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Planet's oldest footprints offer brand-new mystery to science

By Chris Davis in New York | China Daily USA | Updated: 2018-06-08 15:41
One possible suspect - a tardigrade. SCIENCE ADVANCES

Here's one set of footprints that's going to be hard to track.

Some critters - about a millimeter long (that's about four one-hundredths of an inch) - were crawling and burrowing through a patch of shoreline mud in what is today China about 550 million years ago.

Scientists are suggesting that these trails - dubbed the Shibantan trackways - could very well be the oldest footprints on Earth. But what made them is the big mystery.

Thanks to the process of the mud being transformed into limestone stone,the two miniscule rows of tracks made by the creature(s)unknown were preserved for eons in the Yangtze Gorges of southern China. Dating the rock by the strata it was taken from puts it in the Ediacaran period, between 541 million and 551 million years ago, an epoch that so far has offered up a scant fossil record of mostly worms and tiny sack-like organisms.

No evidence of creatures with legs this old has ever been discovered. All previously identified animals with paired appendages were from the Cambrian period (530-540 million years ago), a time that witnessed an outburst of different and more complex forms of life. That era's crawlers left trails and tracks all over the place.

Professor Shuhai Xiao, a geobiologist at Virginia Tech and author of the paper that appears in the current issue of Science Advances, told the Guardian that the discovery sheds light on what creatures were the first to evolve pairs of legs, which, of course, would eventually enable them to crawl onto dry land.

"Animals use their appendages to move around, to build their homes, to fight, to feed, and sometimes to help mate," he said. "It is important to know when the first appendages appeared, and in what animals, because this can tell us when and how animals began to change to the Earth in a particular way."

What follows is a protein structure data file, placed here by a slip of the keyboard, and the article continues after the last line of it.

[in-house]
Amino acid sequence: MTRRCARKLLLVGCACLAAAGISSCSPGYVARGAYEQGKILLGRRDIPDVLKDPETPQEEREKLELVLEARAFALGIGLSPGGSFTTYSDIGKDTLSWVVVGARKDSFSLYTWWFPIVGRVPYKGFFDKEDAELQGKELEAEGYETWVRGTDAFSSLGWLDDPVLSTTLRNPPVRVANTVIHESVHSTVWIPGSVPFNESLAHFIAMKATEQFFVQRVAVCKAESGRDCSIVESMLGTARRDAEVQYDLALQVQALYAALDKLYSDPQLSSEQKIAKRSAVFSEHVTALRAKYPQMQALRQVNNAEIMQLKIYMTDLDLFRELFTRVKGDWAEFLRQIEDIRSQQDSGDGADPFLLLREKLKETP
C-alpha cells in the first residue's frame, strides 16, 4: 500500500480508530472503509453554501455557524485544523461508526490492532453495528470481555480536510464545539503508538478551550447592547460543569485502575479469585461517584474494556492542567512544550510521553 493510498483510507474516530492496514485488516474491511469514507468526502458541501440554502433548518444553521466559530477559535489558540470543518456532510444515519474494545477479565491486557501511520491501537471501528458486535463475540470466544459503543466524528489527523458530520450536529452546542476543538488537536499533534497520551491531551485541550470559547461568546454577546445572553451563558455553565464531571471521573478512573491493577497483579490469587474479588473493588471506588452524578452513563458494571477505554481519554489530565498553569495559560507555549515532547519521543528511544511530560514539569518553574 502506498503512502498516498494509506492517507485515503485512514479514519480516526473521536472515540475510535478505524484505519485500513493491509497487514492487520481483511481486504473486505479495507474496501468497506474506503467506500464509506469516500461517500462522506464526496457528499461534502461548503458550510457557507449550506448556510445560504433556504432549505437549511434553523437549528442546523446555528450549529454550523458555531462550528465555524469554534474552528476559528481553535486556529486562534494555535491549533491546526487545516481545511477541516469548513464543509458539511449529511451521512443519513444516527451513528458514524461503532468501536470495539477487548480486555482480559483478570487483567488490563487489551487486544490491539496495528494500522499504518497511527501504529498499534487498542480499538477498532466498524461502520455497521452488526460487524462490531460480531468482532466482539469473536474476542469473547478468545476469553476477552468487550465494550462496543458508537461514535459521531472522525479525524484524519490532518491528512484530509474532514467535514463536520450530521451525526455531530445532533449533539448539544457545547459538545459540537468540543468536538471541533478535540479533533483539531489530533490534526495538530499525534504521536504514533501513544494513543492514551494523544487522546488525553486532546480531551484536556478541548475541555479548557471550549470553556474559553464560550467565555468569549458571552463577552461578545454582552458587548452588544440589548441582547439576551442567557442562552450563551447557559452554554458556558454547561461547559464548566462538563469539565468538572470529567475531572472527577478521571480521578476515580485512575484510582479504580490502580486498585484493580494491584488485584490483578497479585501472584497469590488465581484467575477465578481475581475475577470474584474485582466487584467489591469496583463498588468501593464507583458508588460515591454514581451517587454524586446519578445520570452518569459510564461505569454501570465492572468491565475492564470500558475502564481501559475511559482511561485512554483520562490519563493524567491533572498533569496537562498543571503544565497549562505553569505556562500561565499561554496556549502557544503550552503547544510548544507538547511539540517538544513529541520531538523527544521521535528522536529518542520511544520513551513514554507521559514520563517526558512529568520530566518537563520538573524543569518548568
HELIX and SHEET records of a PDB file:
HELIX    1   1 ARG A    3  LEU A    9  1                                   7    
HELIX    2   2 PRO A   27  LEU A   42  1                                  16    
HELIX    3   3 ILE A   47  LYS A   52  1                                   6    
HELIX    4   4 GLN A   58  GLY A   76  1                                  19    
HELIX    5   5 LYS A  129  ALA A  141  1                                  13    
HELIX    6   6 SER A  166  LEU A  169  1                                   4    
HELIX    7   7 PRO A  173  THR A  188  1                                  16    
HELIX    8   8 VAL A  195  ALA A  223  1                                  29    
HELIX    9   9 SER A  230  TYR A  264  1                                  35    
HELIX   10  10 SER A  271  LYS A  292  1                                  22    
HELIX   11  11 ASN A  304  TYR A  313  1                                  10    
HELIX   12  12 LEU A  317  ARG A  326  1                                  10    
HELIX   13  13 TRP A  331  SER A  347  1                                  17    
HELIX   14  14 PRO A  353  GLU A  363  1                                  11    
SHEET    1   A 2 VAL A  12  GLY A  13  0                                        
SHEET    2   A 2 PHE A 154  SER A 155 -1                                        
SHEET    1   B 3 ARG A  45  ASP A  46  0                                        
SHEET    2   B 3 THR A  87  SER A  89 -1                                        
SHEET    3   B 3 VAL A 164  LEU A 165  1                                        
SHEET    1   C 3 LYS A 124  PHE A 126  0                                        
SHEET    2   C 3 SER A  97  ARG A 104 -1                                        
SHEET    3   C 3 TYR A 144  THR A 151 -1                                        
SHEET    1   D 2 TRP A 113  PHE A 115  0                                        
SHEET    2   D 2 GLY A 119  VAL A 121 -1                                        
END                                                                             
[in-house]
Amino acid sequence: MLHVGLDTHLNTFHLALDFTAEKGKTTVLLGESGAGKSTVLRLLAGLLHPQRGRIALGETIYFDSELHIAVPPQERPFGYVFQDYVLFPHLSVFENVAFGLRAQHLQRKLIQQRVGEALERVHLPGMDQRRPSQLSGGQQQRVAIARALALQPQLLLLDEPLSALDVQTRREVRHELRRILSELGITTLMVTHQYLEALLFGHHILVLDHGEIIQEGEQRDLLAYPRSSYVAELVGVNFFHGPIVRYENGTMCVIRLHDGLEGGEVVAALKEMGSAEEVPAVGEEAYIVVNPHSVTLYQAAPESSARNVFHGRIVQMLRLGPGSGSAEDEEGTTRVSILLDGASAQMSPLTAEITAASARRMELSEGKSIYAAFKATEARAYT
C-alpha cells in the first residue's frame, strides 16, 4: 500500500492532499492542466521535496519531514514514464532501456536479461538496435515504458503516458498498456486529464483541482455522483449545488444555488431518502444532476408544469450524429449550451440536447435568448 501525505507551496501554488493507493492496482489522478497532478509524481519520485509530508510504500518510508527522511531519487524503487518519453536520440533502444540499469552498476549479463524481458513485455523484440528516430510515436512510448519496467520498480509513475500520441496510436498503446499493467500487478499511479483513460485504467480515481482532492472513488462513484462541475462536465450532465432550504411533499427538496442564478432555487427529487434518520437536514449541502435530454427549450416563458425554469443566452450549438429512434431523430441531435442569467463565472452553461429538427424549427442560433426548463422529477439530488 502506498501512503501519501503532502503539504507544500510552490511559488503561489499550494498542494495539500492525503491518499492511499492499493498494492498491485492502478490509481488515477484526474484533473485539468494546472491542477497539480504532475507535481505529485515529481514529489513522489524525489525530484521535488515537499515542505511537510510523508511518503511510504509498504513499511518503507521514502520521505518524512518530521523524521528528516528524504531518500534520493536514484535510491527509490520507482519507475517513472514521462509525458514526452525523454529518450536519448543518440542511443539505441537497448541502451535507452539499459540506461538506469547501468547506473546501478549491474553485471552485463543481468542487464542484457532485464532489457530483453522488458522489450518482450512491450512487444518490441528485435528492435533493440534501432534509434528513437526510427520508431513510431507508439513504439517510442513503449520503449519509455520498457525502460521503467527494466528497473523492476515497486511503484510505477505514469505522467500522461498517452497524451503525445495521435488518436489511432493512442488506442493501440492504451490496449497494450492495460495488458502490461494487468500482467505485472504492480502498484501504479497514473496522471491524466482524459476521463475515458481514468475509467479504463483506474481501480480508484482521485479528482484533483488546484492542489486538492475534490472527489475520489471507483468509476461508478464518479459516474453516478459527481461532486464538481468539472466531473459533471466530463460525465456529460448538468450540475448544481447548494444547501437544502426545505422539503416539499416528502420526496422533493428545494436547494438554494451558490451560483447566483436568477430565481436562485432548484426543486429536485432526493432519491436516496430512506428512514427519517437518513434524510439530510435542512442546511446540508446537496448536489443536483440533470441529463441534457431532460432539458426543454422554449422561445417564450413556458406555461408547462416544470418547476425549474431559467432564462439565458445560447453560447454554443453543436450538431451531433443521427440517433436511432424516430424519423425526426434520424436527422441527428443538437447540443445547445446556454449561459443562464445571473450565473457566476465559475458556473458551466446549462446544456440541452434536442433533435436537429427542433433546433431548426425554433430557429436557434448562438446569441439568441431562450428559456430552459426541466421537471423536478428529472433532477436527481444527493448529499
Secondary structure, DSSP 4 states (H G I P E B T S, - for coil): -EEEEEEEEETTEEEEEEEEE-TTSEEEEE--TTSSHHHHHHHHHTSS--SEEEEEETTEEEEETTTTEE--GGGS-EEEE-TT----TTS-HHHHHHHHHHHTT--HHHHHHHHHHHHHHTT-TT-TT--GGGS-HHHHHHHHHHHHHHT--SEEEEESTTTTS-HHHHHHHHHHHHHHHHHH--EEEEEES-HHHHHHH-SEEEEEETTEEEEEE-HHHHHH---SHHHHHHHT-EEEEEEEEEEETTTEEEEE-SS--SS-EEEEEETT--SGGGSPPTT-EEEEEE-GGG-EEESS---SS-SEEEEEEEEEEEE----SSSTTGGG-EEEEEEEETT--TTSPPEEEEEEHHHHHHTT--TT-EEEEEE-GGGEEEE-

The stride and locomotion of the two sets of tracks are difficult to puzzle out. Asymmetrical, irregular and overlapping, they almost suggest a gait that might be called staggering. The irregularity is in marked contrast to the "highly coordinated" wave-like rhythmic motion of other insects, Xiao explaied.

"The footprints are organized in two parallel rows, as expected if they were made by animals with paired appendages," Xiao writes. "Also they are organized in repeated groups, as expected if the animal had multiple paired appendages."

So what is it? The identity of what made the tracks, Xiao said, "is difficult to determine in the absence of body remains at the end of the trackways."

The style of movement points to arthropod (spider, crab, bug) with jointed limbs, but, Xiao writes, adding to the mystery, "it is not beyond the realm of possibility that theShibantan trackways may have been made by other animals analogous to modern annelids (worms), onychophorans (multi-legged worms), or tardigrades (A.K.A. water bears or moss piglets)".

It might also have been a tetrapod (the four-limbed phylum that includes humans).

My money's on the tardigrades "water bears", which were first discovered by a German zoologist in 1773 and have since been found literally everywhere, from the depths of the oceans to towering mountain tops, from sweltering jungles to the Antarctic ice, in sand, moss and barnacles.

They are also one of nature's most resilient creatures, able to survive conditions that take most other living things out - extreme heat or cold, radiation, lack of air, food or water. They are barrel-shaped with four pairs of stubby legs equipped with "claws".And they are ancient, dating back to the Cambrian.

Maybe the most obvious hint is right under our nose - in its names. The German biologist Johann Goeze first named the creature klinerWasserbaer(little water bear), because of its lumbering gait. The Latin name tardigrade came from an Italian scientist years later. It means "slow walker."

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